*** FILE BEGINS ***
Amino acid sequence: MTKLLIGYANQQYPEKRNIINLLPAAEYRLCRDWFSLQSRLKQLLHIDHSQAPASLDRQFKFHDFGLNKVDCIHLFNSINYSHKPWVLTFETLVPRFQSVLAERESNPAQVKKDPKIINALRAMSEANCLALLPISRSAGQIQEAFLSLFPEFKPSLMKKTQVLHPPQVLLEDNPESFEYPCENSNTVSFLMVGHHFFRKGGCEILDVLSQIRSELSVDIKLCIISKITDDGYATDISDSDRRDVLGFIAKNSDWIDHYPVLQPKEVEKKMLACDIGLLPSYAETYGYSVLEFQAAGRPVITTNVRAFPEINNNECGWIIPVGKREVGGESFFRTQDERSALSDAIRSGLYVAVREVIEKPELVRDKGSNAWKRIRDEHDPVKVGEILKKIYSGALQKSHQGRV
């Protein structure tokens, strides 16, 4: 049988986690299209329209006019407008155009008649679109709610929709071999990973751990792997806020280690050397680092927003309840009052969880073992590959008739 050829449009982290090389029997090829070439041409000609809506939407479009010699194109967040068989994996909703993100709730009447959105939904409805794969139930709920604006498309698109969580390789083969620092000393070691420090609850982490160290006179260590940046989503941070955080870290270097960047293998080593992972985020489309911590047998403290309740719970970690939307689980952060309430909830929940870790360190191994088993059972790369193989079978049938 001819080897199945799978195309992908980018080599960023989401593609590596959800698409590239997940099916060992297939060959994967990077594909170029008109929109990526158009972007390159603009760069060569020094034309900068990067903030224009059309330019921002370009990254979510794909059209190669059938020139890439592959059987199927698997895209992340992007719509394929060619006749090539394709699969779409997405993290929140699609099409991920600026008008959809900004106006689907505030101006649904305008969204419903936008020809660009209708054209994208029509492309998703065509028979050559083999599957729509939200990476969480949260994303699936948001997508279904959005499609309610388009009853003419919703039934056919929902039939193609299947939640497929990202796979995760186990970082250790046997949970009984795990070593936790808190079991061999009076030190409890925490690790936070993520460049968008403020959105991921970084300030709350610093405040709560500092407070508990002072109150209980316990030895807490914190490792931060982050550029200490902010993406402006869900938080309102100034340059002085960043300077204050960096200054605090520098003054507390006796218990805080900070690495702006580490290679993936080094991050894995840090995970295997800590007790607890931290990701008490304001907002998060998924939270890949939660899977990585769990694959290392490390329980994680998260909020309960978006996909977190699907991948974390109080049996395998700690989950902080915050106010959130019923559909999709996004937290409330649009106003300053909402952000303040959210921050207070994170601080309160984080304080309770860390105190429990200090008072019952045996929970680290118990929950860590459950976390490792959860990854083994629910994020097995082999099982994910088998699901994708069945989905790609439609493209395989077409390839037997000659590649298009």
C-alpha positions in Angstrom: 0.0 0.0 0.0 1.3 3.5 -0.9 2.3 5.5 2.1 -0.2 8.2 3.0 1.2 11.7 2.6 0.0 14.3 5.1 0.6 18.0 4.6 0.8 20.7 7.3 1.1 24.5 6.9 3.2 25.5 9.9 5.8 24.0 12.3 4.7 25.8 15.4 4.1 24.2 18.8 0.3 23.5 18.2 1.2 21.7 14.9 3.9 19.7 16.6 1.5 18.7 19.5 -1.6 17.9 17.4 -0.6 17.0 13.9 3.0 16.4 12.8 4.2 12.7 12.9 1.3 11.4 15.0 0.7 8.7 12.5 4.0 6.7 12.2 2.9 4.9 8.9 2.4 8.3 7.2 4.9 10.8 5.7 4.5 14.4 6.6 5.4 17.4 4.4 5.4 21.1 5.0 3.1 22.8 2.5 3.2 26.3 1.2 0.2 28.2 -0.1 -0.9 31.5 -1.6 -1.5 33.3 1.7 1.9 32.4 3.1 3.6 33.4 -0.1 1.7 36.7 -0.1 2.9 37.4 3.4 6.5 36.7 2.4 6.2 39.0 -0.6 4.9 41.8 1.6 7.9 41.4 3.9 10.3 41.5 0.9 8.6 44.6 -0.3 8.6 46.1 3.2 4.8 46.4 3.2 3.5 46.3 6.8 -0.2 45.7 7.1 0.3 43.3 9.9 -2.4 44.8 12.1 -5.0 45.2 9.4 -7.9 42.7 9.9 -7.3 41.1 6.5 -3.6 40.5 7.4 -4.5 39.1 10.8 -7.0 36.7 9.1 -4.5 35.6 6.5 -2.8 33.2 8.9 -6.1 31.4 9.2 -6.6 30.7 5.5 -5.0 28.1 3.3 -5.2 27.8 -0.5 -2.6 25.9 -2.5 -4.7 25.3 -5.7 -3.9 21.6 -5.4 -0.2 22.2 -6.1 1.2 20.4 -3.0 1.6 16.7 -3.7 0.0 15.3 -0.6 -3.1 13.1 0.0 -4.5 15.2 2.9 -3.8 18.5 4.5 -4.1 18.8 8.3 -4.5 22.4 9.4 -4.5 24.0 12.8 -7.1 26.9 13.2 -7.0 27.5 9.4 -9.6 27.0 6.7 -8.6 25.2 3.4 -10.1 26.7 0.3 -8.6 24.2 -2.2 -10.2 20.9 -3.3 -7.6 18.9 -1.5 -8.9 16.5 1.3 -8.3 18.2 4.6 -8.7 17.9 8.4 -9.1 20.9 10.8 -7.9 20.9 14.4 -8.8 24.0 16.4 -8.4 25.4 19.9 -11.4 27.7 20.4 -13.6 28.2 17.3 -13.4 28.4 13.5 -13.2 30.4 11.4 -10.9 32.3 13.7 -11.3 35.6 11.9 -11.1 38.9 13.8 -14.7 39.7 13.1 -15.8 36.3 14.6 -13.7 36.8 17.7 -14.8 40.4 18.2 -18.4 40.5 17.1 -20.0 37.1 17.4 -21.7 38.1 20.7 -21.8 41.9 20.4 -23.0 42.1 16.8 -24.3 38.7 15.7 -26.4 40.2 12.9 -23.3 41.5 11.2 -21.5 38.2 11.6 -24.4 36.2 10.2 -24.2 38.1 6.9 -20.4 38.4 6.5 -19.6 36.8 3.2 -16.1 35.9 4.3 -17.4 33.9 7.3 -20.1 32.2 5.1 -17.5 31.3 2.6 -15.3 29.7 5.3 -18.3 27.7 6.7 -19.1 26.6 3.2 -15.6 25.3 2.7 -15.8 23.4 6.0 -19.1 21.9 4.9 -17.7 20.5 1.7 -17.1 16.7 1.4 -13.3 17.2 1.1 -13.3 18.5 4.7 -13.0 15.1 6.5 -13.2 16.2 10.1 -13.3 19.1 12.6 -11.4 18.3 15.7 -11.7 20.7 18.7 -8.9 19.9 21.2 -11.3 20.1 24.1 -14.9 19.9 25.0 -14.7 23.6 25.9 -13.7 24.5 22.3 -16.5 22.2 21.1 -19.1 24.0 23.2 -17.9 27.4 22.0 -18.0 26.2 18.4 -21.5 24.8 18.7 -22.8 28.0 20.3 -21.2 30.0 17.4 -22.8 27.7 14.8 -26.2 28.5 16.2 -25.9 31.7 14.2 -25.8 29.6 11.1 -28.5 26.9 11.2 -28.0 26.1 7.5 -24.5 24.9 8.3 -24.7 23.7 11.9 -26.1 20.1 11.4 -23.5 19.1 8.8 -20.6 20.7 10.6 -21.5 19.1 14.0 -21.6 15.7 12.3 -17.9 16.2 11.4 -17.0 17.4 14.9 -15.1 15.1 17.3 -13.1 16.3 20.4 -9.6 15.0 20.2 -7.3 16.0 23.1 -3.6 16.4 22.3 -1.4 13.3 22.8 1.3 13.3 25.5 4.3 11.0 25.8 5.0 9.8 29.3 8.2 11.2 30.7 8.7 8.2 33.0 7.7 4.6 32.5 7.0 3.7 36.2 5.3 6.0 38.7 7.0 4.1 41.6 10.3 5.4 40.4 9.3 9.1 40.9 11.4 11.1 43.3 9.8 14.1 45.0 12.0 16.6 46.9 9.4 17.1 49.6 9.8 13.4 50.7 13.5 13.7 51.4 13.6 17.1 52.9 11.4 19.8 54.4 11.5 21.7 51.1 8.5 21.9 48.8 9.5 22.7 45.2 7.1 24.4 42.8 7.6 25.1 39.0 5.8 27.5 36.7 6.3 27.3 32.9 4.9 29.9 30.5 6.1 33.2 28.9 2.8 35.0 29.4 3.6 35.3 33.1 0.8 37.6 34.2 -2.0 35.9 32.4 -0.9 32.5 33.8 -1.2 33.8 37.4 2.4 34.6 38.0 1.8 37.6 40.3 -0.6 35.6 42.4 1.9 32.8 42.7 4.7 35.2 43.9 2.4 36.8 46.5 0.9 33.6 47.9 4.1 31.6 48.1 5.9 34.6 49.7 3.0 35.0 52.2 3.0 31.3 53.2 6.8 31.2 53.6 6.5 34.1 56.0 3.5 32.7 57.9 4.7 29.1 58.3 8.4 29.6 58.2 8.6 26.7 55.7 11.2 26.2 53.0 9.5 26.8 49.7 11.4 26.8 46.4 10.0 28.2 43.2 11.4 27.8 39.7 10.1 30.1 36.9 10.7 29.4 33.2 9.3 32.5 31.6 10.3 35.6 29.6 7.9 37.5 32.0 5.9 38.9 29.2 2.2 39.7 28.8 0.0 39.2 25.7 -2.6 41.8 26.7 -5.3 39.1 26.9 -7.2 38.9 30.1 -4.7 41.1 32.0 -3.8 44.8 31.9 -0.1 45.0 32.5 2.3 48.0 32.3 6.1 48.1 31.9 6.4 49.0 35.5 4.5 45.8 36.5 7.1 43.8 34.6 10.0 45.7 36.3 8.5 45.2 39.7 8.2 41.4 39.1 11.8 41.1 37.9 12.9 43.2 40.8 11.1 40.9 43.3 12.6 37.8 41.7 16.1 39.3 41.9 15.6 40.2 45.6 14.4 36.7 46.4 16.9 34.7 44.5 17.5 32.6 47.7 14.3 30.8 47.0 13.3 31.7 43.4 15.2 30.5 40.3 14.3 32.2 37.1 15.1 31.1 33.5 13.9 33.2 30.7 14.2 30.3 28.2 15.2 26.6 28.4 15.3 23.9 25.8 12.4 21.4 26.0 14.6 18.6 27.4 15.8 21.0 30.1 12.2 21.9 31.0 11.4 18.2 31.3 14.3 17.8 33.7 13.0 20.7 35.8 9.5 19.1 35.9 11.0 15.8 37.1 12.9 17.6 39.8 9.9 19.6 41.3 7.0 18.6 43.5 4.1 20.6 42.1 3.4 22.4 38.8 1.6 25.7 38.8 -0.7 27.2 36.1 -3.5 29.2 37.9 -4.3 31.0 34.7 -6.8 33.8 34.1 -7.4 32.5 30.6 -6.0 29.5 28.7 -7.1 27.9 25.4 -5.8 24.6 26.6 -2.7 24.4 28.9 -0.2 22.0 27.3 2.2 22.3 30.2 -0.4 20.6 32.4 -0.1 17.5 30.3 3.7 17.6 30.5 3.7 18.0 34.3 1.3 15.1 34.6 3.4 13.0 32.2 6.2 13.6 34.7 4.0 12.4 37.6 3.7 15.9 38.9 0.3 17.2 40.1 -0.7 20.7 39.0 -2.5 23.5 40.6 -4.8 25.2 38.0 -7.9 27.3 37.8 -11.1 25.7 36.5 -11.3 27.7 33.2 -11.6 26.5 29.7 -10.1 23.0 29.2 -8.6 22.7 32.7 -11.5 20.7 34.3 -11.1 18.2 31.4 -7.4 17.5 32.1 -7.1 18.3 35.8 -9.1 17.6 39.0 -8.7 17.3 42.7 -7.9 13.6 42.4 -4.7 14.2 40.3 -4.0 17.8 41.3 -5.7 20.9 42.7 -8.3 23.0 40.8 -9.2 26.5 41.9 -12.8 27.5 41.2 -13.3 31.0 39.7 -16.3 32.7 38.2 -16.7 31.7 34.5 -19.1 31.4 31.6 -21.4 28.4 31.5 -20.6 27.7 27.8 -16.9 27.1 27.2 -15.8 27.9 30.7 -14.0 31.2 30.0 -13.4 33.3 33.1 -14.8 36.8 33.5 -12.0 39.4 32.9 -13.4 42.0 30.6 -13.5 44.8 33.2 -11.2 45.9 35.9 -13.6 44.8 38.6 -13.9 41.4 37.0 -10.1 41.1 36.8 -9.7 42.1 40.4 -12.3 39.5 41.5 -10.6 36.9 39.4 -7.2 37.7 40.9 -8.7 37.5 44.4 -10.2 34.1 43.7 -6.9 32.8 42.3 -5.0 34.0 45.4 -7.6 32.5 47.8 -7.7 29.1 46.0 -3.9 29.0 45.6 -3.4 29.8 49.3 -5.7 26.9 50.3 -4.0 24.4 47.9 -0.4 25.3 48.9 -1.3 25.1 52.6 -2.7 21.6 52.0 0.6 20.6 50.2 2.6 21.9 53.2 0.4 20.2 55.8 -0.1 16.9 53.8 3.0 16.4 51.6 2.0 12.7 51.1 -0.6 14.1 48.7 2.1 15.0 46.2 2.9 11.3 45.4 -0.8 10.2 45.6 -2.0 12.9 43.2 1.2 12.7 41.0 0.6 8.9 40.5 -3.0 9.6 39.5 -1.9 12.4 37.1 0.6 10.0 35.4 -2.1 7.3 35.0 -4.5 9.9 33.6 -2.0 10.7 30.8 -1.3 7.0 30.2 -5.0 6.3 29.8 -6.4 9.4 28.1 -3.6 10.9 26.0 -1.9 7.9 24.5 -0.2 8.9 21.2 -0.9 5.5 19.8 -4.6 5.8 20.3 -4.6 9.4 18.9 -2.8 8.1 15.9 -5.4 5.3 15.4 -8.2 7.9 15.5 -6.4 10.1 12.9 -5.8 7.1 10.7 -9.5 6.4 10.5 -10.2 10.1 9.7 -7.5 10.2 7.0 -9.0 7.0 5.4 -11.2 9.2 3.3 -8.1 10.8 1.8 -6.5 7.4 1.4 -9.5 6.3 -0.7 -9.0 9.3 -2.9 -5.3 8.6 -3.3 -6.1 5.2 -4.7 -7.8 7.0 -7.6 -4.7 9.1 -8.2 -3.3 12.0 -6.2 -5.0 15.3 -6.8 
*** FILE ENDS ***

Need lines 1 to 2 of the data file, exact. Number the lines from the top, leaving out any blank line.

Amino acid sequence: MTKLLIGYANQQYPEKRNIINLLPAAEYRLCRDWFSLQSRLKQLLHIDHSQAPASLDRQFKFHDFGLNKVDCIHLFNSINYSHKPWVLTFETLVPRFQSVLAERESNPAQVKKDPKIINALRAMSEANCLALLPISRSAGQIQEAFLSLFPEFKPSLMKKTQVLHPPQVLLEDNPESFEYPCENSNTVSFLMVGHHFFRKGGCEILDVLSQIRSELSVDIKLCIISKITDDGYATDISDSDRRDVLGFIAKNSDWIDHYPVLQPKEVEKKMLACDIGLLPSYAETYGYSVLEFQAAGRPVITTNVRAFPEINNNECGWIIPVGKREVGGESFFRTQDERSALSDAIRSGLYVAVREVIEKPELVRDKGSNAWKRIRDEHDPVKVGEILKKIYSGALQKSHQGRV
């Protein structure tokens, strides 16, 4: 049988986690299209329209006019407008155009008649679109709610929709071999990973751990792997806020280690050397680092927003309840009052969880073992590959008739 050829449009982290090389029997090829070439041409000609809506939407479009010699194109967040068989994996909703993100709730009447959105939904409805794969139930709920604006498309698109969580390789083969620092000393070691420090609850982490160290006179260590940046989503941070955080870290270097960047293998080593992972985020489309911590047998403290309740719970970690939307689980952060309430909830929940870790360190191994088993059972790369193989079978049938 001819080897199945799978195309992908980018080599960023989401593609590596959800698409590239997940099916060992297939060959994967990077594909170029008109929109990526158009972007390159603009760069060569020094034309900068990067903030224009059309330019921002370009990254979510794909059209190669059938020139890439592959059987199927698997895209992340992007719509394929060619006749090539394709699969779409997405993290929140699609099409991920600026008008959809900004106006689907505030101006649904305008969204419903936008020809660009209708054209994208029509492309998703065509028979050559083999599957729509939200990476969480949260994303699936948001997508279904959005499609309610388009009853003419919703039934056919929902039939193609299947939640497929990202796979995760186990970082250790046997949970009984795990070593936790808190079991061999009076030190409890925490690790936070993520460049968008403020959105991921970084300030709350610093405040709560500092407070508990002072109150209980316990030895807490914190490792931060982050550029200490902010993406402006869900938080309102100034340059002085960043300077204050960096200054605090520098003054507390006796218990805080900070690495702006580490290679993936080094991050894995840090995970295997800590007790607890931290990701008490304001907002998060998924939270890949939660899977990585769990694959290392490390329980994680998260909020309960978006996909977190699907991948974390109080049996395998700690989950902080915050106010959130019923559909999709996004937290409330649009106003300053909402952000303040959210921050207070994170601080309160984080304080309770860390105190429990200090008072019952045996929970680290118990929950860590459950976390490792959860990854083994629910994020097995082999099982994910088998699901994708069945989905790609439609493209395989077409390839037997000659590649298009």